Under these conditions, bushfires will spread quickly, produce large numbers of embers and are hard to stop.

Our fire seasons now start earlier and last longer. This means we’re increasingly likely to see repeats of historically large fires threatening residential areas.

Fire seasons are longer

Current dry conditions are reflected in the maps of live fuel moisture produced by Dr Rachael Nolan of Western Sydney University.

Nolan R.H., Boer M.M., de Dios V.R., Caccamo G., Bradstock R.A. (2016), Large-scale, dynamic transformations in fuel moisture drive wildfire activity across southeastern Australia. Geophysical Research Letters 43, 4229-4238.

This method tracks the weekly moisture content of the forests in southern Australia, as observed by NASA’s MODIS satellite. The latest map shows a patchy distribution of dry areas and a drying trend over recent weeks.

It looks like NSW’s fire season has already started, and it’s likely to be bad. Last year’s fire season also extended well into autumn, with serious bushfires burning in mid-April.

Fire agencies usually enjoy a six-month break from bushfires between April and September, but this year they had only three months’ respite.

This reflects evidence of a trend toward more extreme fire weather over the past 30 years, and lengthening fire seasons.

This problem is being keenly felt in western United States, where fire agencies have warned that the fire season now lasts all year round. Not only that, there is clear evidence climate change is increasing fire activity in the United States; the record for the largest fire in California history has been broken two years in a row.

Alarming precedents

The most damaging fire season for NSW in the past 30 years was in October 2013 when the Linksview fire destroyed 200 houses in the Blue Mountains.

The build-up to that season was eerily similar to this year, with a winter drought and bushfires in September, but the moisture maps show that the forests are drier now than at the same time in 2013, and we have already seen serious bushfires in August.

Read more:
Future bushfires will be worse: we need to adapt now

As we move into September and October, the weather will warm, which means any remaining moisture in the ground and plants will evaporate even faster than at present, and fires will be more intense and spread faster. The only thing that will reduce the risk is soaking rain of at least 100mm.

Whether or not that will occur in the next two months is almost impossible to predict. At the moment it seems unlikely. The Bureau of Meteorology’s latest seasonal forecast, issued on August 16, considers it likely that dry conditions will persist for the next three months.

The heightened risk of bushfire this season should be a wake-up call for residents in bushfire-prone areas. Most people in really risky areas such as the Blue Mountains are well prepared, but many people who are a little more removed from the forests are not aware of the risk.

Read more:
Where to take refuge in your home during a bushfire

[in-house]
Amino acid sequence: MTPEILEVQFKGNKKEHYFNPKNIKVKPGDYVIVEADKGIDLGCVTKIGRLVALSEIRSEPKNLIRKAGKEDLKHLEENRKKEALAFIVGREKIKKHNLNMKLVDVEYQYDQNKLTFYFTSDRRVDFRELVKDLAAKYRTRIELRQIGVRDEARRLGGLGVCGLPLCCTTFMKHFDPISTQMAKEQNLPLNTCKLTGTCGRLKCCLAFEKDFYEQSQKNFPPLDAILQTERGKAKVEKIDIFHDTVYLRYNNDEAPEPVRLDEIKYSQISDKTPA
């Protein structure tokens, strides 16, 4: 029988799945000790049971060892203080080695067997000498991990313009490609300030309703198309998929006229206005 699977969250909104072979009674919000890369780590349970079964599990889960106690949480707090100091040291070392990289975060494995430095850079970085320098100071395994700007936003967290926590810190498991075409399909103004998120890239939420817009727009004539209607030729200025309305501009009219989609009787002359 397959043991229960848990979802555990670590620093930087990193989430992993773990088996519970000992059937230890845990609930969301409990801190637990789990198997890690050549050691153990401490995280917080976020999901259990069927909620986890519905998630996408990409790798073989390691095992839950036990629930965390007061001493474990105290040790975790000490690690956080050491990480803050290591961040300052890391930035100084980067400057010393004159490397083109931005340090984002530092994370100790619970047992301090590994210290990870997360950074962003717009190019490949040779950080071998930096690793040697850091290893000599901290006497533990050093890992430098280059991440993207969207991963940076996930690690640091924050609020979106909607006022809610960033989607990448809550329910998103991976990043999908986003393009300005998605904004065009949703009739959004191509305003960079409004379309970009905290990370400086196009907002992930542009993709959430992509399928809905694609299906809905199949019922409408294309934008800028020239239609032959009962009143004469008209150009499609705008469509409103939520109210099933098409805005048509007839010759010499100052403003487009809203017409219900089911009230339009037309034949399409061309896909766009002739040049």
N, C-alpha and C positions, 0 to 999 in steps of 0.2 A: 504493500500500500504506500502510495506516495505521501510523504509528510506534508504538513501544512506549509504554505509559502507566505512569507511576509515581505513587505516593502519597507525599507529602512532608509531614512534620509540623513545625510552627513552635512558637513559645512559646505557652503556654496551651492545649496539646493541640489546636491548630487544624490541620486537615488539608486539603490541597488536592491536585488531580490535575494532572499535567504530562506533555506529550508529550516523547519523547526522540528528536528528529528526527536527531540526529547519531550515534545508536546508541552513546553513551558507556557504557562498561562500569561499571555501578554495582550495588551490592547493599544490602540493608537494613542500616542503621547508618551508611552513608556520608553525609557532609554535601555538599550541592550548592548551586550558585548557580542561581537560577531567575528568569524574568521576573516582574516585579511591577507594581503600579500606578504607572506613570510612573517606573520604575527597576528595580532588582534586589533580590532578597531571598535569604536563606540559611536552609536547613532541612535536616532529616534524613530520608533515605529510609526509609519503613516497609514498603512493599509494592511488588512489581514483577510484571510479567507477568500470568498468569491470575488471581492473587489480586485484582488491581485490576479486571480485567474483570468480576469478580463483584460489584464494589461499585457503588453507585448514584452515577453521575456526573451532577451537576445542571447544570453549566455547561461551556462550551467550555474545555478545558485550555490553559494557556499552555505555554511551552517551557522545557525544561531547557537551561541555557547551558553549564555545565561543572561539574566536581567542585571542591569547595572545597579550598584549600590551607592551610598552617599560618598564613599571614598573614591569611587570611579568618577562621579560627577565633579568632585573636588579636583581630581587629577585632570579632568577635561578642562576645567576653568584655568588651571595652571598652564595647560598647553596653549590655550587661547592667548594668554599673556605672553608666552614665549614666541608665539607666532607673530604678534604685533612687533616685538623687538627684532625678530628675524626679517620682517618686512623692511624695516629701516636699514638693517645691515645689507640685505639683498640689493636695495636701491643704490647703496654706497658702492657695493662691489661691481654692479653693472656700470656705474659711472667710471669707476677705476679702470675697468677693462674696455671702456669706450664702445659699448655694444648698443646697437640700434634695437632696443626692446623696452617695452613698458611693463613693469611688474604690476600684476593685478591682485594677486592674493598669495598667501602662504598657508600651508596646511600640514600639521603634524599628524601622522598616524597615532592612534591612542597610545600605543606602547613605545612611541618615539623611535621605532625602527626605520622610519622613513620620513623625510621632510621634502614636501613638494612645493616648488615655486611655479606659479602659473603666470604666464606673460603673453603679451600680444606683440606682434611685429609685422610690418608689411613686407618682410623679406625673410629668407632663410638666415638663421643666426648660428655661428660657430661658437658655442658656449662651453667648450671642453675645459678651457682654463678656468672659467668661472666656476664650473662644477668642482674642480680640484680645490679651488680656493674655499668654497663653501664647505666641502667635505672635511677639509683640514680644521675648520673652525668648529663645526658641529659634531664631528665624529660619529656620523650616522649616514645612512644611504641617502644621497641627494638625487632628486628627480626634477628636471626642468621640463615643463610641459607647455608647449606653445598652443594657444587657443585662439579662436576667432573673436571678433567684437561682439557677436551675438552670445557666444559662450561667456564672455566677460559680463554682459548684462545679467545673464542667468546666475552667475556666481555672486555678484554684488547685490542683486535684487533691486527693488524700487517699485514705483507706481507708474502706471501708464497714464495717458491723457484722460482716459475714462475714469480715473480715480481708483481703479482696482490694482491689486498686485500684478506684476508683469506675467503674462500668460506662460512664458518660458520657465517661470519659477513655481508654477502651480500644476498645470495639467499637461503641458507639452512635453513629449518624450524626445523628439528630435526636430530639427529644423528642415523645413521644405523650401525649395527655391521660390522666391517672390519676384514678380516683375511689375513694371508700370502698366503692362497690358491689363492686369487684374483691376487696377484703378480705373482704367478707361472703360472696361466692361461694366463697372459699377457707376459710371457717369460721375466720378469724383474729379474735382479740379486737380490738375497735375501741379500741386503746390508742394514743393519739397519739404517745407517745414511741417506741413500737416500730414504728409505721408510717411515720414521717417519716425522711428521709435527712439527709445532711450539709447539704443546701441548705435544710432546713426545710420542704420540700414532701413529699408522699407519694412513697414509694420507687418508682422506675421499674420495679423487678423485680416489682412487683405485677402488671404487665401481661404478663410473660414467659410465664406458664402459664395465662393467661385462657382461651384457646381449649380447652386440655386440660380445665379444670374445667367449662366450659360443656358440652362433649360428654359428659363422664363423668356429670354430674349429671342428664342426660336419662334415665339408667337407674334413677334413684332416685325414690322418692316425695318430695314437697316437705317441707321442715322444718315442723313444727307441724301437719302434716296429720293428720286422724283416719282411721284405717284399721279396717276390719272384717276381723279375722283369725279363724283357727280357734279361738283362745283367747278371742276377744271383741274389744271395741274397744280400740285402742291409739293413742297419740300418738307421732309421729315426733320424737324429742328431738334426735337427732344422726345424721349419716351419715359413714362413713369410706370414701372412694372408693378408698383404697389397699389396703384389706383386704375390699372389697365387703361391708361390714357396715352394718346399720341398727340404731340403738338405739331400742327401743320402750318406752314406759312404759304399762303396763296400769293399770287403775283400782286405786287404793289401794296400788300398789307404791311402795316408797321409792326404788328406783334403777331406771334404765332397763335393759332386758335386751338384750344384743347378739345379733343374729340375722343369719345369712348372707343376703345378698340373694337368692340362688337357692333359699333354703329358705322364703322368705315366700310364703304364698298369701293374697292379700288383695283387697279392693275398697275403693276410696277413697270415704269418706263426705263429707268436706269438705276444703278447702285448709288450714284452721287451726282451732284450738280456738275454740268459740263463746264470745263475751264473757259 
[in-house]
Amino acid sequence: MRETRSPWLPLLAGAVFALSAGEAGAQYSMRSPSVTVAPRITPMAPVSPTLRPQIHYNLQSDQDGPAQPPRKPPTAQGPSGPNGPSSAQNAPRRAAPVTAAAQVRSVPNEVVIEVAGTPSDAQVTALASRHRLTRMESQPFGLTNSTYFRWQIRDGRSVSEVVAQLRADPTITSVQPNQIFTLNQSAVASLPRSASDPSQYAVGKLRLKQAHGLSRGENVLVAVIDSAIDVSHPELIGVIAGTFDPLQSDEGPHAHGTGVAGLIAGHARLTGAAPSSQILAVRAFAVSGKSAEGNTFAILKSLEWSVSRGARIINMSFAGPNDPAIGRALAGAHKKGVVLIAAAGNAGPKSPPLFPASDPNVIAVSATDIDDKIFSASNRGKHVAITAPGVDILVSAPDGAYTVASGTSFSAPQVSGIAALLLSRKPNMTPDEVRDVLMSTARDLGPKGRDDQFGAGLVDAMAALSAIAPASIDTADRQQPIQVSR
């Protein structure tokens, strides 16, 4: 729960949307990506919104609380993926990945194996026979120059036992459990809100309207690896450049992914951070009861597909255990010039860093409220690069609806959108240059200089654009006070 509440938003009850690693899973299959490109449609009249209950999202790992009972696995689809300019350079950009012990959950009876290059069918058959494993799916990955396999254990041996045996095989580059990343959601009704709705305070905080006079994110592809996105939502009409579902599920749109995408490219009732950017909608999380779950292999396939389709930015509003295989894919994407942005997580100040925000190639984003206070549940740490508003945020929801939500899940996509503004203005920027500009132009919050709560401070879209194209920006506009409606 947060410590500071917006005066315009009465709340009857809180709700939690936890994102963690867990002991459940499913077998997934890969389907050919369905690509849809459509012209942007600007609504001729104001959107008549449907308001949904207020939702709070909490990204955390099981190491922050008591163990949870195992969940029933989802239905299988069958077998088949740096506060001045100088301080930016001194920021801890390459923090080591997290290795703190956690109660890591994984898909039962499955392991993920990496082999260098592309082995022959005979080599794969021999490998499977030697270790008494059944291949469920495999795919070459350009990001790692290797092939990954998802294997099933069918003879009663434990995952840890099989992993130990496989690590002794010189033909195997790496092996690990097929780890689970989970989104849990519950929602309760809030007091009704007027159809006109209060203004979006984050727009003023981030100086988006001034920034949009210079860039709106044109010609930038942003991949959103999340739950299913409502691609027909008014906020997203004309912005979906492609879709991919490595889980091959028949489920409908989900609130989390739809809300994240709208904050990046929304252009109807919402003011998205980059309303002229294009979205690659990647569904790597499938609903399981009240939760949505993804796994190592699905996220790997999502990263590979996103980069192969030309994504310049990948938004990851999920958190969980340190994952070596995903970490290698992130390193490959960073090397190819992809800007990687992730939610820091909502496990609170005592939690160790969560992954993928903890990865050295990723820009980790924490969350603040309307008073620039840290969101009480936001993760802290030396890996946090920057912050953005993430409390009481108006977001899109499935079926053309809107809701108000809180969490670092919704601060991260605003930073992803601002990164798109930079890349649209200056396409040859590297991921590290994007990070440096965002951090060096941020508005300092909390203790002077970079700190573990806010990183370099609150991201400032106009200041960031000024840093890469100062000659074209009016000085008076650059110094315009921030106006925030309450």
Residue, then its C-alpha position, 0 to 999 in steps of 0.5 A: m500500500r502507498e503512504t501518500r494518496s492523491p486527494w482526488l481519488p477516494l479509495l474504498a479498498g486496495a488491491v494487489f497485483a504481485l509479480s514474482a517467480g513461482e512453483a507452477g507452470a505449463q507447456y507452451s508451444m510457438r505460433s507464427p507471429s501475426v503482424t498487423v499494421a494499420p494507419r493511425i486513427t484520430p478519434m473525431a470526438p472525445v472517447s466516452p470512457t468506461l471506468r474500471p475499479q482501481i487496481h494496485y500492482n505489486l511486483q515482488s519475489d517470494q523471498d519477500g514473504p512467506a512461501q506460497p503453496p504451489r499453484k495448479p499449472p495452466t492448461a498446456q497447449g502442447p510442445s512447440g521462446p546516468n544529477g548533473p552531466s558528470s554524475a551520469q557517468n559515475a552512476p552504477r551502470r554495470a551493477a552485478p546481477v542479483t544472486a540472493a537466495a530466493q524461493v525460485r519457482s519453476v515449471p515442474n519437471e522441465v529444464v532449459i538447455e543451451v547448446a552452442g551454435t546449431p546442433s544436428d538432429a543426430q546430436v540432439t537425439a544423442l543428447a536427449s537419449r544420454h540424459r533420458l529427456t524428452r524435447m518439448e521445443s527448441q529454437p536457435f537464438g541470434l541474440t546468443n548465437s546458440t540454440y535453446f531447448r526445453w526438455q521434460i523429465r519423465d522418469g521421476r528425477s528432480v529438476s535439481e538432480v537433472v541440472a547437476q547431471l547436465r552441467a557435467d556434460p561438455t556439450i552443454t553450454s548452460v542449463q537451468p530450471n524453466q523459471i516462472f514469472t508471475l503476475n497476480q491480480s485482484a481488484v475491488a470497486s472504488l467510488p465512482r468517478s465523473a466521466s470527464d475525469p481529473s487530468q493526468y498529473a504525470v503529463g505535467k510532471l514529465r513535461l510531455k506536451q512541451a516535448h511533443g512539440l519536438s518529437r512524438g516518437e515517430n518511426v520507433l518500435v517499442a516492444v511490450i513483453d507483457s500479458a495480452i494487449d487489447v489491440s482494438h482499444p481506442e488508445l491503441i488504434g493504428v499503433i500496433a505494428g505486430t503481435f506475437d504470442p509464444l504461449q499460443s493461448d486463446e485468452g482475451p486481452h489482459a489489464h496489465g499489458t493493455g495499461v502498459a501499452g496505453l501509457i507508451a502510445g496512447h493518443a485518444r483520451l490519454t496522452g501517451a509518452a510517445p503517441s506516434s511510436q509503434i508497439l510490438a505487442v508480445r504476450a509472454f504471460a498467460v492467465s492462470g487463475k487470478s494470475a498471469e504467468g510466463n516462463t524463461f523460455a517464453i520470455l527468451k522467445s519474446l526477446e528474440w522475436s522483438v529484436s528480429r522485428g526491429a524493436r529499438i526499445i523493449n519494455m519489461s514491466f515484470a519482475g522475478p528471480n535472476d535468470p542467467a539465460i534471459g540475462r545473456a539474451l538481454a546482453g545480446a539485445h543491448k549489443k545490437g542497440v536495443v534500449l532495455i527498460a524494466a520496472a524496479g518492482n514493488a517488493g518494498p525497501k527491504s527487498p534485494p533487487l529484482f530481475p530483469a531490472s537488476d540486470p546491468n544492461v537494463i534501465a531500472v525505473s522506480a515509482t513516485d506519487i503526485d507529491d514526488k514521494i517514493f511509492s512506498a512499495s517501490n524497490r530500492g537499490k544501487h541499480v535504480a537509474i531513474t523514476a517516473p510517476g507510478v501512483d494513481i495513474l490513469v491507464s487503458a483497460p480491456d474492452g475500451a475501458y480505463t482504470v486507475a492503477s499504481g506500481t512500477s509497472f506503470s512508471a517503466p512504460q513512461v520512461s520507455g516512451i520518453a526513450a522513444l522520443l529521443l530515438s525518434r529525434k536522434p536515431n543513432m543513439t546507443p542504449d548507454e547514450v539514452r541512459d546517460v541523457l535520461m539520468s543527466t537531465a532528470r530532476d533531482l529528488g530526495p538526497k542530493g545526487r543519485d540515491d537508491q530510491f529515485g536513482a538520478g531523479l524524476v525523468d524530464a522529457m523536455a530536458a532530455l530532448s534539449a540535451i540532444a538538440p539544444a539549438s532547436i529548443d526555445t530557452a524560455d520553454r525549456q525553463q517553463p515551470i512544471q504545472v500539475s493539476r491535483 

For example, many residents of Wollongong probably don’t know this October is the 50th anniversary of the great 1968 fires that swept down the Illawarra Escarpment into the suburbs of Figtree, Bulli, Austinmer and others.

The footprint of the 1968 Illawarra fires, which burned through residential areas.

If the same footprint of fire were to occur again, some 5,000 houses would be affected. The present indicators suggest a repeat of this event is more likely than at any time for decades.

Residents need to prepare a bushfire survival plan, which includes a decision on whether to stay and defend or to leave as soon as they learn about a nearby bushfire.

Read more:
Our deadly bushfire gamble: risk your life or bet your house

Current research at University of Wollongong suggests that the biggest influence on the risk of house loss during a bushfire is the actions that the residents themselves take. This includes ensuring that natural and man-made fuels are kept to a minimum in the garden, especially close to the house, and also defending the house from spot-fires caused by embers.

The Rural Fire Service has a wealth of advice for preparing for bushfires on its website.

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We’re look at a torrid upcoming fire season, dependent on the vagaries of the Australian climate. Either way, now is the time for people to brace themselves and get prepared.

Owen Price, Senior Research Fellow, Centre for Environmental Risk Management of Bushfires, University of Wollongong

This article was originally published on The Conversation. Read the original article.

Crews Race to Control South Australia’s Worst Bushfire in 3 Decades

The number of house severely damaged or destroyed now stands at 26 confirmed, plus other buildings. The number may yet rise.


Thirteen homes have been destroyed in the worst bushfire in South Australia since 1983.

That number is expected to rise to more than 30 homes as specialist crews of firefighters assess the damage in the Adelaide Hills and try to control the blaze, which has been burning since Friday, the Australian Broadcasting Corporation (ABC) reports.

But it is a race against time as weather conditions are expected to hamper efforts on Wednesday, with high temperatures and winds expected.

More than 1,100 properties lie in the affected area and authorities say they will have a better idea of the damage as the day goes on.

Fire crews are working to protect pockets of homes from the blaze and will increase their efforts to control the fire from the air.